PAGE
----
Benjamin Wetherill - Laura
Miss Fliss 26/07/2008
When I heard that A Hawk and A Hacksaw had produced this album, I was half expecting a vodka-spilling riotous knees-up, such is their own oevre. However, Benjamin Wetherill's debut album is a lot more subdued than that. It washes over you like a soothing cool stream in a fairytale forest. This is thoughtful, gentle eastern European folk-jazz.
Songs are subtle and lilting. Benjamin's voice has the faintest tinge of a tremulous Devendra Banhart, but sadly we're not lead on a path of bonkers pop melody a la Devendra.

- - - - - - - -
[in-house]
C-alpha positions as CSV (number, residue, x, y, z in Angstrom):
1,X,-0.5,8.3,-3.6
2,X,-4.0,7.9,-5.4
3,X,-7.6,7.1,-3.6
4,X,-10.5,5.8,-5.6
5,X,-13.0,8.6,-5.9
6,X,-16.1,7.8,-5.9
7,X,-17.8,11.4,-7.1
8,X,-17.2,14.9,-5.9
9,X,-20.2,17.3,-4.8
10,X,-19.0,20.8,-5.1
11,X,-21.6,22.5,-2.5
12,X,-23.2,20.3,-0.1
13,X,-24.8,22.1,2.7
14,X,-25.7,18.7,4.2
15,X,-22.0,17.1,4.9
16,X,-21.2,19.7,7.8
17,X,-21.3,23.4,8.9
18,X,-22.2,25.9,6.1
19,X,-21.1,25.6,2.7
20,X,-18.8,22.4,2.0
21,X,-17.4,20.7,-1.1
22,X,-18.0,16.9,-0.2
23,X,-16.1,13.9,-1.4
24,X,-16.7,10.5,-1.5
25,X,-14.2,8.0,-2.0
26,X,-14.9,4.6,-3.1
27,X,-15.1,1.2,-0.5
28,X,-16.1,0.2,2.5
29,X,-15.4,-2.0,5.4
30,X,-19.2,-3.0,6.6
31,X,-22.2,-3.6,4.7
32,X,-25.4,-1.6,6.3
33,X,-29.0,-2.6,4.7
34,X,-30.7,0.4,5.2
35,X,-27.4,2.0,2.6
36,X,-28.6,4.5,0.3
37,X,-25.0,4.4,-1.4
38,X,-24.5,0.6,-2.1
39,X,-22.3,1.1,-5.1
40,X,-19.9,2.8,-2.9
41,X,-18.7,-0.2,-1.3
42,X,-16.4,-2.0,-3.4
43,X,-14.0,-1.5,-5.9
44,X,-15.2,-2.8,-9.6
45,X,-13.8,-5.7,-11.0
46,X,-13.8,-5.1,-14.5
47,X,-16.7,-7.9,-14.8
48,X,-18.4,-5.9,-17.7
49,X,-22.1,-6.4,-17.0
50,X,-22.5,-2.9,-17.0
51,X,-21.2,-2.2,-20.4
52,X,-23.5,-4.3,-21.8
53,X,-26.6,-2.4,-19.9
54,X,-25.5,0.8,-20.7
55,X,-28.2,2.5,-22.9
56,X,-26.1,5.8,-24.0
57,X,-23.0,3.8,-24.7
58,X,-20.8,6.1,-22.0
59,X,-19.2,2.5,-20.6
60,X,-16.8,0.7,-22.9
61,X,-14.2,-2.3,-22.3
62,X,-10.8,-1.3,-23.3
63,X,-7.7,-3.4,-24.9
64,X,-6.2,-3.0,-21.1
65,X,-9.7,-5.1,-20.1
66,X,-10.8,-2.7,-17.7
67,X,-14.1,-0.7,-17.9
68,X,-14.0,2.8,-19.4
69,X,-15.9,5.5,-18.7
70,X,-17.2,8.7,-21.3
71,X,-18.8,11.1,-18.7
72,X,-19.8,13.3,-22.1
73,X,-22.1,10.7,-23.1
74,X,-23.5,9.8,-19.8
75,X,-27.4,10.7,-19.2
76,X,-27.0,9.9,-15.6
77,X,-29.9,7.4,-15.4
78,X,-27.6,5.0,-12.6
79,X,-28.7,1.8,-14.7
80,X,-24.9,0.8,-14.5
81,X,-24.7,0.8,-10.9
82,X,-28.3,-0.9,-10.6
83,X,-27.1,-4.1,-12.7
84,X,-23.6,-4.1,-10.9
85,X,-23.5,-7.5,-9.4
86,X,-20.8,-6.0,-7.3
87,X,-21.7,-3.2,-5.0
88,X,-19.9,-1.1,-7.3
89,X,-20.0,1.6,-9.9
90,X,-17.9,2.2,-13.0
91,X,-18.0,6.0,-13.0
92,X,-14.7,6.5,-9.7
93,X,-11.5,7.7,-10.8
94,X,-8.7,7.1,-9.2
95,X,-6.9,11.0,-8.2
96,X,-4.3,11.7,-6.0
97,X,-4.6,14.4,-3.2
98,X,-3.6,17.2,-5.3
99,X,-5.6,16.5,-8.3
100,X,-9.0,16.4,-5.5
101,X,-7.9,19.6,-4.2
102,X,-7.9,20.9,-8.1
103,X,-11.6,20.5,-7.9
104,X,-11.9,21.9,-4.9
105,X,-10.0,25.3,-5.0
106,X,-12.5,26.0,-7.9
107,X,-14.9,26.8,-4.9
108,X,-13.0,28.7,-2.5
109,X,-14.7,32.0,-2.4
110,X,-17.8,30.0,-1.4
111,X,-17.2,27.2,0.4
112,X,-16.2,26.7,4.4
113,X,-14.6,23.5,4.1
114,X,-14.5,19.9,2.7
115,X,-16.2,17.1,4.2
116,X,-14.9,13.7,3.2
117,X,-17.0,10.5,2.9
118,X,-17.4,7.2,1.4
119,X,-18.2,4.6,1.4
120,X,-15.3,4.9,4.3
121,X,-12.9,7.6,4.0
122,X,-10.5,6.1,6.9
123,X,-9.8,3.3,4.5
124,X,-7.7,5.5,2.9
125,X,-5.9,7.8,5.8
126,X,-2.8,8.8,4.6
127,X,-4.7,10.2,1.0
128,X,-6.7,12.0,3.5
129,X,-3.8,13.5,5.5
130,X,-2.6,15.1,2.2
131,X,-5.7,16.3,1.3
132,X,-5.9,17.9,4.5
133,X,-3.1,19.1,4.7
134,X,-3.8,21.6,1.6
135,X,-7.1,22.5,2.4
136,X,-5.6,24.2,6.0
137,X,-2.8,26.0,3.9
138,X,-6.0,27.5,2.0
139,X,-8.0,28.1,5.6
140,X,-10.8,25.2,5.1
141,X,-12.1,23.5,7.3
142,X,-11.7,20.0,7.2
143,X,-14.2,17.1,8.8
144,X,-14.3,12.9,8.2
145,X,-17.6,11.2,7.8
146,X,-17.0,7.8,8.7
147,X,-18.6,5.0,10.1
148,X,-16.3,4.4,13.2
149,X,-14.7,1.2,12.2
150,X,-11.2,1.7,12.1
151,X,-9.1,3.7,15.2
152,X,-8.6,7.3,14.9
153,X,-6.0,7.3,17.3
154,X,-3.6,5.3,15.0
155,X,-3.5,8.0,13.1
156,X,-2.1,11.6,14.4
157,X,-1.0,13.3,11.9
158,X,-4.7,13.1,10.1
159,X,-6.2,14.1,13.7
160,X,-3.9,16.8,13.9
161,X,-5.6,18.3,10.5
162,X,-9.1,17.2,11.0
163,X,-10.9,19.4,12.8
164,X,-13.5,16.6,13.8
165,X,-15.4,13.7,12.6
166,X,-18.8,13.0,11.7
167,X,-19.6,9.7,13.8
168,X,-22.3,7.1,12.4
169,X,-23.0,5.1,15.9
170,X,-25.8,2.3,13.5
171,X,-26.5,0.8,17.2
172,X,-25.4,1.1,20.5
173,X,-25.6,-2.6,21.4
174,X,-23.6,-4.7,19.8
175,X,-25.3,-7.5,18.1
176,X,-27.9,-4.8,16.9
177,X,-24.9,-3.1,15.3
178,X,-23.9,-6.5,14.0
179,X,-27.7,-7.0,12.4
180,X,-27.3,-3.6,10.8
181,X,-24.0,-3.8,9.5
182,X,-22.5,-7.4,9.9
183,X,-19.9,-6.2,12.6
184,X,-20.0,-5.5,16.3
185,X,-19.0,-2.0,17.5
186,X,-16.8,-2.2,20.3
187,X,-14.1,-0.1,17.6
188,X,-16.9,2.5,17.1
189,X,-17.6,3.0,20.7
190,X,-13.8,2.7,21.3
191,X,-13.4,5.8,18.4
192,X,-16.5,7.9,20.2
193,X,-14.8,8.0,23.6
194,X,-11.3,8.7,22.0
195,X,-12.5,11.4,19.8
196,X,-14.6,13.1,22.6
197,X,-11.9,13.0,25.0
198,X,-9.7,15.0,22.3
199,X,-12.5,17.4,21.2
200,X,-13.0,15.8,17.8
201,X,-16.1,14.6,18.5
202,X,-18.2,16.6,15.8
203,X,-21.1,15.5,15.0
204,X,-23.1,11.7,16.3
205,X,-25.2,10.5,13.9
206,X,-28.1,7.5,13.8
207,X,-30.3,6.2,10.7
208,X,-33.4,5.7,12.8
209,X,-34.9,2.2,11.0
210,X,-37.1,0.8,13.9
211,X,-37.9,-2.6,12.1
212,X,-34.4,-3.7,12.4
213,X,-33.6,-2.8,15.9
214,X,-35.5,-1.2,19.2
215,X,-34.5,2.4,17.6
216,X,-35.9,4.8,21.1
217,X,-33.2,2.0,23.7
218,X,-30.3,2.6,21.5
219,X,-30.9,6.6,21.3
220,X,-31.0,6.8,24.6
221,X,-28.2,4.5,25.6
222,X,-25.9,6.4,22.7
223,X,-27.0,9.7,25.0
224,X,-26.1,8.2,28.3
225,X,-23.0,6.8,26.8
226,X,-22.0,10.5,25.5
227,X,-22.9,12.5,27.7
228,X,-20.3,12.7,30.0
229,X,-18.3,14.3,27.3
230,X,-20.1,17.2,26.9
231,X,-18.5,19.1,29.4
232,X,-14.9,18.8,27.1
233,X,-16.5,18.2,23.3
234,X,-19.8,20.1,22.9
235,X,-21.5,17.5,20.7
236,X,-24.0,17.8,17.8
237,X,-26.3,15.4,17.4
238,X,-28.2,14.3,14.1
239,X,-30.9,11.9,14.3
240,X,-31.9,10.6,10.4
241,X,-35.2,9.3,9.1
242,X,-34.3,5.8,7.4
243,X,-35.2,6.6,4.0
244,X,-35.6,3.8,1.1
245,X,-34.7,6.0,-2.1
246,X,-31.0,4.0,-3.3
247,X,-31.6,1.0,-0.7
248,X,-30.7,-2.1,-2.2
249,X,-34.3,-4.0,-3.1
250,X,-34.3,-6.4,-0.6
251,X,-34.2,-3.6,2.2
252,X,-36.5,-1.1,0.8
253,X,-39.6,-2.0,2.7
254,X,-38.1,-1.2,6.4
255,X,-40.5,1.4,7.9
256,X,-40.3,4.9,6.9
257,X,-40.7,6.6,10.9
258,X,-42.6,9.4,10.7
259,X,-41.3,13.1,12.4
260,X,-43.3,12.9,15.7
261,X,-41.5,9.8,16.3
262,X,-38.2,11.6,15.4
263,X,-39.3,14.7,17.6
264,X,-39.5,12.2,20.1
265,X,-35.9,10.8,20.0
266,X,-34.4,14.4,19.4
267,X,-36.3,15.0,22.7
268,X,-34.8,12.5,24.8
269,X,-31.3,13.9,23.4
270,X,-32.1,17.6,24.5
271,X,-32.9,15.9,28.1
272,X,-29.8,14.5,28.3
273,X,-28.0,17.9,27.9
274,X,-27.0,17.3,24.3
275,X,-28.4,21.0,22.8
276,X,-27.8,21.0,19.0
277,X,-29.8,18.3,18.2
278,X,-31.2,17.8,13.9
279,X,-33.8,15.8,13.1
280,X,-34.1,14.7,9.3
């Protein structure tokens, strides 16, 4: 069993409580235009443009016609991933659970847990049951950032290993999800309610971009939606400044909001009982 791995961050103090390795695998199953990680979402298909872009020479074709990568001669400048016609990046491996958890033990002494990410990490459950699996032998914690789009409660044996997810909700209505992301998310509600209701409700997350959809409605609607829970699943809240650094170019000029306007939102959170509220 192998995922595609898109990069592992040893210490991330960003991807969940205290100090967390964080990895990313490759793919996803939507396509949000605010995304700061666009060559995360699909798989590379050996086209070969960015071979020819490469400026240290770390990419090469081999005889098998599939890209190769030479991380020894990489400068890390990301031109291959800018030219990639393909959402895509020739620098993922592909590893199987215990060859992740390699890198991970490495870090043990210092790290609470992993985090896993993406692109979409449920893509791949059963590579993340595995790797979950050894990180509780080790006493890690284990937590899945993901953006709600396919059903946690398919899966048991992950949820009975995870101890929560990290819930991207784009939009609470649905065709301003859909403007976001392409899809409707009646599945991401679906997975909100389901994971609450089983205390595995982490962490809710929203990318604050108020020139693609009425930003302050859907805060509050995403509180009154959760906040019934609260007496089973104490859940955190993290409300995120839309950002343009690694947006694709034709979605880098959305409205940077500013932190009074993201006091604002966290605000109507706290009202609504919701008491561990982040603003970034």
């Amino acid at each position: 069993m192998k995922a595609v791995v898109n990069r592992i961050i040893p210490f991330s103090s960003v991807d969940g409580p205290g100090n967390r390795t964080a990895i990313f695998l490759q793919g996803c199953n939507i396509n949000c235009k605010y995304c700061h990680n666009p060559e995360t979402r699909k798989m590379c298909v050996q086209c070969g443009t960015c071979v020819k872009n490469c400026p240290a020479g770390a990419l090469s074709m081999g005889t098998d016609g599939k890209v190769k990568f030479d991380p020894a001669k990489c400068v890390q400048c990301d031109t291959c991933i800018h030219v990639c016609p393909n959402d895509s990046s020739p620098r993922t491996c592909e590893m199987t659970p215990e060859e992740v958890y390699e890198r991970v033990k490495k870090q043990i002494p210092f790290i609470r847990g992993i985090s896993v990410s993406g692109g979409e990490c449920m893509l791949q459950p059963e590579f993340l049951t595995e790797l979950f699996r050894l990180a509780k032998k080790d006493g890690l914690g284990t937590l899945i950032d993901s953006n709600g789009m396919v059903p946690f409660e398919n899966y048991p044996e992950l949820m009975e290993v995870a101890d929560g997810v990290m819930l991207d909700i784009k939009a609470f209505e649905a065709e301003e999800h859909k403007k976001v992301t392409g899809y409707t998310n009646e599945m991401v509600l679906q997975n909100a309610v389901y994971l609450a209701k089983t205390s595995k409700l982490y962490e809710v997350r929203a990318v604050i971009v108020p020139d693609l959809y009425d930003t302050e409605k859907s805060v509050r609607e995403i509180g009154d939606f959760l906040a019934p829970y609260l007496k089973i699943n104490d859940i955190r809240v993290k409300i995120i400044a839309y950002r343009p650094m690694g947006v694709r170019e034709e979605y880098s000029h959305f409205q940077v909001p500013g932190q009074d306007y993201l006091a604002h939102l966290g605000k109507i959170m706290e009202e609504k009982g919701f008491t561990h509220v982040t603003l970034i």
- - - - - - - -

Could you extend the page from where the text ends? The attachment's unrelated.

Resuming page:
Whilst the range of instruments may be wild (cymbalom, bratch, Stroh violin, tin whistle), the pace of the album is consistently middling. Perhaps it's the lack of drums that I take umbrage with, since drums could add some much needed (and fitting) dramatics to proceedings. Instead, this album mainly ambles along without much ado. Which is fine if you are after some peaceful background nuances, but the music does not compel or command attention.
It's impressive that Wetherill has an ensemble of Hungarian musicians on board to add to the genuine flavour of it all. But there are other UK artists (for Wetherill is from Leeds) who shine in the arena of eastern European music, to no credit. Third Eye Foundation's Matt Elliot is a key troubadour maverick who is more powerful, imaginative, and kinetically adept at the genre and it is to him I would preferably flock.